We also monitor operational emissions from our oil and gas activities in isolation, whose calculation of operational emissions does not include emissions arising from our operations in the thermoelectricity market. Thus, we can verify the results of our efforts to reduce absolute emissions without the influence of the thermoelectric dispatch requested by the ONS (National System Operator).


Total operational emissions (Scopes 1 and 2) from our oil and gas activities have shown a continuous downward trend over the last few years, reaching a reduction of 24% between 2015 and 2023. The E&P and Refining segments account for the most significant portion of our total absolute operational emissions. Our top IAGEE metric is made up of the GHG emissions intensities of these two segments and have shown a reduction trajectory in recent years.


In terms of unused hydrocarbons in our operations, we have historically observed a reduction in volumes burned in flares or directly dissipated into the atmosphere. Compared to 2018, the volume of flared gas in 2023 was 38% lower. As already reported in previous items, this reduction in flaring is mainly related to better use of gas in E&P operations. With regard to hydrocarbons dissipated directly into the atmosphere, we observe the continuity of the reduction in 2023, mainly associated with improvements in the inventory process and reduction of losses in our units.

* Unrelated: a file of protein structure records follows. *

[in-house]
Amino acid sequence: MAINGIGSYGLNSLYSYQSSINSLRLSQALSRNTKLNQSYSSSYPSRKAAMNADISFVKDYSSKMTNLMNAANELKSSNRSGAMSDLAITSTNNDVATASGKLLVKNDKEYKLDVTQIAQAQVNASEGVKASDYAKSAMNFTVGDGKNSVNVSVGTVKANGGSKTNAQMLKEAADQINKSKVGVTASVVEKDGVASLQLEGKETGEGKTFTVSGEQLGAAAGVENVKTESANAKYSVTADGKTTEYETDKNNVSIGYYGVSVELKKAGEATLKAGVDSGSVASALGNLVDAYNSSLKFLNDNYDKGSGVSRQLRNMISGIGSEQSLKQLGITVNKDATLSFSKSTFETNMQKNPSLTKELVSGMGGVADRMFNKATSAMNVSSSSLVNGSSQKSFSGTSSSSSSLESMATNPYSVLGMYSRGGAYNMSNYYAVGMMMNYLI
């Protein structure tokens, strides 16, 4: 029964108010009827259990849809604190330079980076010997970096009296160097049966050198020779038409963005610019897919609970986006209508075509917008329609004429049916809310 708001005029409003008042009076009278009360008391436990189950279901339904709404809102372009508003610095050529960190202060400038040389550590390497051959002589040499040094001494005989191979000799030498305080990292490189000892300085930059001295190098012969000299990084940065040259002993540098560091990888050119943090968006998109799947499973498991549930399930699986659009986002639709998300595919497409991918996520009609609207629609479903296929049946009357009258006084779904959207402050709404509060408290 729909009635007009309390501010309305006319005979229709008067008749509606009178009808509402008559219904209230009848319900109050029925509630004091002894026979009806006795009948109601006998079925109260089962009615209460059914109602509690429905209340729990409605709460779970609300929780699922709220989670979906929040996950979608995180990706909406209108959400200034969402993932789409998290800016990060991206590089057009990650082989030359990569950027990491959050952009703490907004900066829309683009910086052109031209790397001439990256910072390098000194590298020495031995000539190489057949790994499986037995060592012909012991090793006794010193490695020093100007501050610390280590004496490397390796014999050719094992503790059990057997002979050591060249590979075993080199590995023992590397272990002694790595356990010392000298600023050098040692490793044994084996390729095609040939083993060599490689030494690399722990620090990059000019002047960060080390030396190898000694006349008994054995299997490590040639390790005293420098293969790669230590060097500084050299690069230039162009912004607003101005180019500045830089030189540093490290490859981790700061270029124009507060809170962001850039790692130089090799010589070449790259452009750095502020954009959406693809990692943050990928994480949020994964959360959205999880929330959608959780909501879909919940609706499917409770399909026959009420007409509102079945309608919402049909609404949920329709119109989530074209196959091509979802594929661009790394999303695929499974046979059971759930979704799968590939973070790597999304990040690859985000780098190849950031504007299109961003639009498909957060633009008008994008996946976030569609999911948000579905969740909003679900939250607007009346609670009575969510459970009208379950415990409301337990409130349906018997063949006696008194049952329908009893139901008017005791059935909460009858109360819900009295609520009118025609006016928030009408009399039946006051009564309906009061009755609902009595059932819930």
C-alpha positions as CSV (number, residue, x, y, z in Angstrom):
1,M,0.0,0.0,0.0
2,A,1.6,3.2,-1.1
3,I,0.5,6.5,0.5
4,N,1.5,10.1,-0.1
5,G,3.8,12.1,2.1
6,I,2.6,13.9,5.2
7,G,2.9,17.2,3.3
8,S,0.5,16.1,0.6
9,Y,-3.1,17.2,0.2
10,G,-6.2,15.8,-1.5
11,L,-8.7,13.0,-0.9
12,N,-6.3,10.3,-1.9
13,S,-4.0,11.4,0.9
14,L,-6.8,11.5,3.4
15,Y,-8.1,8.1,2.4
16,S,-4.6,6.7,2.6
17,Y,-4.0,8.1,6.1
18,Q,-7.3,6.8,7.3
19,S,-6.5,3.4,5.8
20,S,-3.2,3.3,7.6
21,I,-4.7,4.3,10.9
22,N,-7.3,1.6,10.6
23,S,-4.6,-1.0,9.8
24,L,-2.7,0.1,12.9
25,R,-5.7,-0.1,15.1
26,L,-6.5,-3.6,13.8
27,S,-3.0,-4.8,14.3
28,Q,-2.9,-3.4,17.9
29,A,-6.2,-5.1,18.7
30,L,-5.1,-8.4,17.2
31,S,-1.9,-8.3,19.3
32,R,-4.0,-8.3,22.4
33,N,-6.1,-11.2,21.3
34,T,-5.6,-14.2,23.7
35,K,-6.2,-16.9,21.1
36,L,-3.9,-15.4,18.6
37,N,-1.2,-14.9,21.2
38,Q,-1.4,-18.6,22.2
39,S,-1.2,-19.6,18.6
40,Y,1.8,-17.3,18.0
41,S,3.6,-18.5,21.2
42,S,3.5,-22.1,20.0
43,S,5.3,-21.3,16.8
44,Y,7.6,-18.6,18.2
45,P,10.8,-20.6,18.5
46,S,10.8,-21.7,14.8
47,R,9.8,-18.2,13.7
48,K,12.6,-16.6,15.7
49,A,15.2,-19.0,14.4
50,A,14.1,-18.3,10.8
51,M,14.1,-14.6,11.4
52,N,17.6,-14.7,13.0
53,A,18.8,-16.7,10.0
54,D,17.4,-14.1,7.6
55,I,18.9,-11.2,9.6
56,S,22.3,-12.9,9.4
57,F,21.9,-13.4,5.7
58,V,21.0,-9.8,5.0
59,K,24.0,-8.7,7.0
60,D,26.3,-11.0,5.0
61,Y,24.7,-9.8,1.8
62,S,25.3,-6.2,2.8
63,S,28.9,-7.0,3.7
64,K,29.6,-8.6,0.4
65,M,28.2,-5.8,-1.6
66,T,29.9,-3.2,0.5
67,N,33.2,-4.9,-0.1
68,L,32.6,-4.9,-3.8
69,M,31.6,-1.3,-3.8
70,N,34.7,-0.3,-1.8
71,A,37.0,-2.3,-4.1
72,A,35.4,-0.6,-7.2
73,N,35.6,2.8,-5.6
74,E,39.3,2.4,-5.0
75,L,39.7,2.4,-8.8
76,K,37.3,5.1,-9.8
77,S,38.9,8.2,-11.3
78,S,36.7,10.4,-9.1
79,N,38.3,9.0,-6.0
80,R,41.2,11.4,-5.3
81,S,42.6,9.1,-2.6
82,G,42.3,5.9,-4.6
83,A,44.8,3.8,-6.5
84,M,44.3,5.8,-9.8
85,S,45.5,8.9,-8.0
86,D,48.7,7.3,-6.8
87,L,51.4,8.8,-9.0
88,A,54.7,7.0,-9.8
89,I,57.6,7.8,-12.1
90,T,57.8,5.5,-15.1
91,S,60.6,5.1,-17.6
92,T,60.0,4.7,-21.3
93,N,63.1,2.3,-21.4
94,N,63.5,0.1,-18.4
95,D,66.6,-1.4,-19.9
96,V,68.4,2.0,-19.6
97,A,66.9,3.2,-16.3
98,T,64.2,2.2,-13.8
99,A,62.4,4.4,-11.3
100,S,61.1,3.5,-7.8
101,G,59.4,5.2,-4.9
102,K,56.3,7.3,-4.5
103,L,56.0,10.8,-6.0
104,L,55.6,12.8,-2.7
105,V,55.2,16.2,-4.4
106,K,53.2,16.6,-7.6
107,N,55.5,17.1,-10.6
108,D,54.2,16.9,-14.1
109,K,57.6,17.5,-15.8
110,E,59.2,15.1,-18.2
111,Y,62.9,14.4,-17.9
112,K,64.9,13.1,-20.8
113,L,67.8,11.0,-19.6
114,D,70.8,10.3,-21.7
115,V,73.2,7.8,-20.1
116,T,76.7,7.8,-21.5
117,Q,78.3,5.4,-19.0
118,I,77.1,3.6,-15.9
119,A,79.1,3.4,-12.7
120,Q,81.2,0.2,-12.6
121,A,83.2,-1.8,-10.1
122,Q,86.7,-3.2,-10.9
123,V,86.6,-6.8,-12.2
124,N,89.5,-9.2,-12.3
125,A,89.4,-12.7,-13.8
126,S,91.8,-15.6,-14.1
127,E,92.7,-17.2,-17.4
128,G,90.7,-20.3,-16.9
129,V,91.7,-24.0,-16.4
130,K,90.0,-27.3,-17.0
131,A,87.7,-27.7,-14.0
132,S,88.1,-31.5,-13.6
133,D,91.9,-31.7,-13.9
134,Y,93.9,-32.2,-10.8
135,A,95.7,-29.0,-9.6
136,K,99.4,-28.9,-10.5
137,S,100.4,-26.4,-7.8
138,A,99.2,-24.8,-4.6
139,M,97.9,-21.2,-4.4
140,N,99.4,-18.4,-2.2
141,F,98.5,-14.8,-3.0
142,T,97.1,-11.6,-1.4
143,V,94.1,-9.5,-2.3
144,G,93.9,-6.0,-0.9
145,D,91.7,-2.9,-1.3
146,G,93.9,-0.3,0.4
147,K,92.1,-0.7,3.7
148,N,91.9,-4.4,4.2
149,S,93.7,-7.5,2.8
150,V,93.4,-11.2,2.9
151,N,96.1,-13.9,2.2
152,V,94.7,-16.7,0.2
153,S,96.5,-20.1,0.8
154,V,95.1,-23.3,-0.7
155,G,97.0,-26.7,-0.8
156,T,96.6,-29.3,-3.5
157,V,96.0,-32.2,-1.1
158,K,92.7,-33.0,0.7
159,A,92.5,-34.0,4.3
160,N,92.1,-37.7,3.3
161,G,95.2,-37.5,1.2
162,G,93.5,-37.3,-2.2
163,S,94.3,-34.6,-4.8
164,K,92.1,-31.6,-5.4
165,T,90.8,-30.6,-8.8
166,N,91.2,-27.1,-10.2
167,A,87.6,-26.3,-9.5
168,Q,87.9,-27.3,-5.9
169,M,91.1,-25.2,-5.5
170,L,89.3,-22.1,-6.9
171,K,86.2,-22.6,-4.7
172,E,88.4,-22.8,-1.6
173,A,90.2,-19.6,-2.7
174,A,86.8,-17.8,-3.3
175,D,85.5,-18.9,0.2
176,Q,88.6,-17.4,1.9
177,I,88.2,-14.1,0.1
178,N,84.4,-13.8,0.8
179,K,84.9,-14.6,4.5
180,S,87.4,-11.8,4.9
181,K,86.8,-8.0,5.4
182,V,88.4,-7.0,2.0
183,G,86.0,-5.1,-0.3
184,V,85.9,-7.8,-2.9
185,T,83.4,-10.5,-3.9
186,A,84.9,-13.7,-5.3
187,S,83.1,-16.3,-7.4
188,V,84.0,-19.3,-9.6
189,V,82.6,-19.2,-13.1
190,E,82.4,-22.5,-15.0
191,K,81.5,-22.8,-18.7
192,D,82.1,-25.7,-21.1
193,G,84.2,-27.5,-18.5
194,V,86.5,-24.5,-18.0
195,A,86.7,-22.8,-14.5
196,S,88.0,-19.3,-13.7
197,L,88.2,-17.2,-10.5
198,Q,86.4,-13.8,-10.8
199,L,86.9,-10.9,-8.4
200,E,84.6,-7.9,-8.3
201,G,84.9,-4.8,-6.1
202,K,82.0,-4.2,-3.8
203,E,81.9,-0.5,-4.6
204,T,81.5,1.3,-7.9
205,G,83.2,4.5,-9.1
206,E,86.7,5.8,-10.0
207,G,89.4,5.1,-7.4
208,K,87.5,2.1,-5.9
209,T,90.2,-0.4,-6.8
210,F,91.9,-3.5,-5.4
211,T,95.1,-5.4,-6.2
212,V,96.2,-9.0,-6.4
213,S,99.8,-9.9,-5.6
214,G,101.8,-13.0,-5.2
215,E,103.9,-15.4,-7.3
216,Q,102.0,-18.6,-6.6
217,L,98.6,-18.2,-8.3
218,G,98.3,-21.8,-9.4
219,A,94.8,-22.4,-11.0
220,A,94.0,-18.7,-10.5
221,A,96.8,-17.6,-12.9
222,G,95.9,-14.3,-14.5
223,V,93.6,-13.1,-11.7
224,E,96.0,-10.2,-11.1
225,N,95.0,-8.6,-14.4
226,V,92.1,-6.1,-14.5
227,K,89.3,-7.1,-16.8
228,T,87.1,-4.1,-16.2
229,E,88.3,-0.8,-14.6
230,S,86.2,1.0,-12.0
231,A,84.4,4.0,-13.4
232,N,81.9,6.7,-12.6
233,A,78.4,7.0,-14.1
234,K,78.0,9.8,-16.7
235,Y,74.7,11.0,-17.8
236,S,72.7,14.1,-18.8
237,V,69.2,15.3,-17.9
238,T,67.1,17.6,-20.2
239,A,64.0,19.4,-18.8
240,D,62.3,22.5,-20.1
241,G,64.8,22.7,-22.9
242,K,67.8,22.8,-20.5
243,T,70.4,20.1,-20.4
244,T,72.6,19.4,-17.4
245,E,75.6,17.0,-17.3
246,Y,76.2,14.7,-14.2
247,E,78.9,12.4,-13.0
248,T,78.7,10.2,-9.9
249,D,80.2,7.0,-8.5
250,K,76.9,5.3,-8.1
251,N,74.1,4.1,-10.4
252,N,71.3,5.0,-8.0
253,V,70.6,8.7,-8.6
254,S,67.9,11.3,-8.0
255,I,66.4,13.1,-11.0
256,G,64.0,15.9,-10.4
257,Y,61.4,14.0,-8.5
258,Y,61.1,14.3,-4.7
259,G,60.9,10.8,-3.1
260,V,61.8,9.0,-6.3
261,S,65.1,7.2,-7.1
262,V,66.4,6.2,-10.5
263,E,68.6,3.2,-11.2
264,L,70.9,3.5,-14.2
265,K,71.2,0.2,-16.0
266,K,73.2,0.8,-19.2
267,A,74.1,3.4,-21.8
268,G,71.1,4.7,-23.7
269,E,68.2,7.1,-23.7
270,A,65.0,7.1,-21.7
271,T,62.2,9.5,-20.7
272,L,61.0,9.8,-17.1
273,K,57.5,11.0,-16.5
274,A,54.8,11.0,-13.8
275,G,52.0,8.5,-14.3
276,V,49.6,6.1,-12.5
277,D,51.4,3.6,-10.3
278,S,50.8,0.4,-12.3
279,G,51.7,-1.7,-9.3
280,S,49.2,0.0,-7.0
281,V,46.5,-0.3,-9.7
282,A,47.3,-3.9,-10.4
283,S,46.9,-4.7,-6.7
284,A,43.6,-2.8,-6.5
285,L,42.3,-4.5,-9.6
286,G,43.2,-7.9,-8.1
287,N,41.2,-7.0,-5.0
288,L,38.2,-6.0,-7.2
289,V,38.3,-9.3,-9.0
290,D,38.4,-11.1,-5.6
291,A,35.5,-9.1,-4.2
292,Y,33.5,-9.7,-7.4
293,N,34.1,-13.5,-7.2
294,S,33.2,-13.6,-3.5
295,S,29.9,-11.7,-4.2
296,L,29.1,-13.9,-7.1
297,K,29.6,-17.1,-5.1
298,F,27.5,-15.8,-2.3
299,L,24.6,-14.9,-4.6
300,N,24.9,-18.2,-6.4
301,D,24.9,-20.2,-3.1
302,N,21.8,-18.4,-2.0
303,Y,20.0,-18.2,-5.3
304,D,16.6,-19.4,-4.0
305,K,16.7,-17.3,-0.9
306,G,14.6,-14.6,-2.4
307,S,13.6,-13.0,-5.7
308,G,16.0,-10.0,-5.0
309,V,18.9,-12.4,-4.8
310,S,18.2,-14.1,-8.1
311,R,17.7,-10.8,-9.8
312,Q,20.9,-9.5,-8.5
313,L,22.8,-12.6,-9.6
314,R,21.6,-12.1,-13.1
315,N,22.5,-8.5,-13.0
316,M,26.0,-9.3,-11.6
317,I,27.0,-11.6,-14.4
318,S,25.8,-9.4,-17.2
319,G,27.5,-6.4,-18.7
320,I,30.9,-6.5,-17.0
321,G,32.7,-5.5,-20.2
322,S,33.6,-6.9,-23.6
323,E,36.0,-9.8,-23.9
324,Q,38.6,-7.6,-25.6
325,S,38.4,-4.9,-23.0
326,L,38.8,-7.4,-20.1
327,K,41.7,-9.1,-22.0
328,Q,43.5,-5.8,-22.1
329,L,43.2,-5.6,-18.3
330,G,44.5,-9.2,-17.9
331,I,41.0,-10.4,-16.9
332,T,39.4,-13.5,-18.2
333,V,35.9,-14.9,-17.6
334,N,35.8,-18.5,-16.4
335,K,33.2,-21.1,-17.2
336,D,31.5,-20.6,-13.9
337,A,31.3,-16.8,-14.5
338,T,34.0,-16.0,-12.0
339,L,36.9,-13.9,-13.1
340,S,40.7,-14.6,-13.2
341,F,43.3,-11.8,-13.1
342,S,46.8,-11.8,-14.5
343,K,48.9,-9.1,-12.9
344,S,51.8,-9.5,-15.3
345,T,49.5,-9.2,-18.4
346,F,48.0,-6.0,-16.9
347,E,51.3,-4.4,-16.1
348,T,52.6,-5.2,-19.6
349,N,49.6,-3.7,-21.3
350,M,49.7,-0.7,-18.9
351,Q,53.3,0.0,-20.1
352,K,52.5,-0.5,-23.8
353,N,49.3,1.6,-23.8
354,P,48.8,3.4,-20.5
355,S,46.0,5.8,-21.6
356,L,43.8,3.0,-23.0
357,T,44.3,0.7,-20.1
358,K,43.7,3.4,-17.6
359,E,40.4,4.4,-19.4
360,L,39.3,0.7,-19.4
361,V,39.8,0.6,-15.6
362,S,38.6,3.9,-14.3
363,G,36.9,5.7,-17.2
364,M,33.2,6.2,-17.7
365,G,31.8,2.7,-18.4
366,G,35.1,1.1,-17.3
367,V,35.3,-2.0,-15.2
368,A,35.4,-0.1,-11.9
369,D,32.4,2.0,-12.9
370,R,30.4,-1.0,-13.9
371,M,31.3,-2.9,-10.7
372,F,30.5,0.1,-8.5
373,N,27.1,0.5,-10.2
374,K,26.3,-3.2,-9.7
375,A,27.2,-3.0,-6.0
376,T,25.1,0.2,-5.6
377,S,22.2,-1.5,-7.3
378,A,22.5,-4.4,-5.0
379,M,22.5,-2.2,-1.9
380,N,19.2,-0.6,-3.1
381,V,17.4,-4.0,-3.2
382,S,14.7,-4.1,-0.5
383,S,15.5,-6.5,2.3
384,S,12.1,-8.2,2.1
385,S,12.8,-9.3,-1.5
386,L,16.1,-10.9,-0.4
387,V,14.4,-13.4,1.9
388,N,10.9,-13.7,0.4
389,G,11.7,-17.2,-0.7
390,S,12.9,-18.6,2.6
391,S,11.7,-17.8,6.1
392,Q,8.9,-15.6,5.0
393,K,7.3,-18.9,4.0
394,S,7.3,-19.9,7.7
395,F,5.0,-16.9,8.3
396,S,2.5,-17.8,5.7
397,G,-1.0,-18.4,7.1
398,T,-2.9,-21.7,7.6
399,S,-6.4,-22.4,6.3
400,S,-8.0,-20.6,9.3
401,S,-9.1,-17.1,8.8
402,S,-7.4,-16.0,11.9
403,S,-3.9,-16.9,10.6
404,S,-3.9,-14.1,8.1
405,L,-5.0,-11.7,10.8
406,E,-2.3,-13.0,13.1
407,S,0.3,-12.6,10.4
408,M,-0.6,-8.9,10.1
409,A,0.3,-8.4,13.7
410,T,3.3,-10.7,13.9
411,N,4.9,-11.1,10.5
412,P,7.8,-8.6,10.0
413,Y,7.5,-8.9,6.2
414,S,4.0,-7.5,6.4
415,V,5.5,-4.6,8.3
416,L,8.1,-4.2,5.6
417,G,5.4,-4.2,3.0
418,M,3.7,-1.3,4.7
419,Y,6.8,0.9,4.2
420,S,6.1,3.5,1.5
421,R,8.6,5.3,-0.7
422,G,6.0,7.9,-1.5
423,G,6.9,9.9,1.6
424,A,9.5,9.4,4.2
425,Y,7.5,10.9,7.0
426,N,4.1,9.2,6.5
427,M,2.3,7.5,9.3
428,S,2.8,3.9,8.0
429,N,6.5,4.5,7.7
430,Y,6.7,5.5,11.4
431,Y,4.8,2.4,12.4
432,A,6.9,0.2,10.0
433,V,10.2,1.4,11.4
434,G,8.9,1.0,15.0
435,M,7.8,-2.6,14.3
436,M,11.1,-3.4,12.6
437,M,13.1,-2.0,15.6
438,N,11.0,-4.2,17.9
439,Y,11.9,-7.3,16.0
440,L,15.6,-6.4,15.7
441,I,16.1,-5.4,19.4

In 2023, we consumed 634,000 TJ of energy and sold 100,000 TJ of electrical power and 5,000 TJ of steam, resulting in a balance of 562,000 TJ of total energy consumption within the organization. Domestic consumption in 2023 is equivalent to 300,000 barrels of oil equivalent per day (boed) of energy and decreased by 8% compared to the previous year. This reduction directly reflects the energy efficiency improvements and optimization, which resulted in a reduction in fuel consumption in our processes, as well as the low activity of  thermal power generation in 2023. We highlight that we supply society, in terms of fuel sold, a total of 5.9 million TJ of energy.


Improving energy efficiency of our processes is essential to our path towards reducing GHG emissions. Since we have a wide range of operational activities and products, we manage energy performance based on the analysis of energy consumption and production results separately, in addition to emissions intensity indicators.


To meet society's growing demand for low-carbon products, and in order to advance the discussion of scope 3, we aim to expand the supply of renewable fuels, with the potential to increase biofuel production capacity by up to four times by 2030. In the renewable electrical power generation segment, we see a potential to balance, by 2030, the generation capacity from renewable sources with the generation capacity in thermoelectric plants, seeking the integration of different energy sources and energy efficiency and security. Considering this potential, we can reduce the emissions intensity of our portfolio by up to 3% by 2030.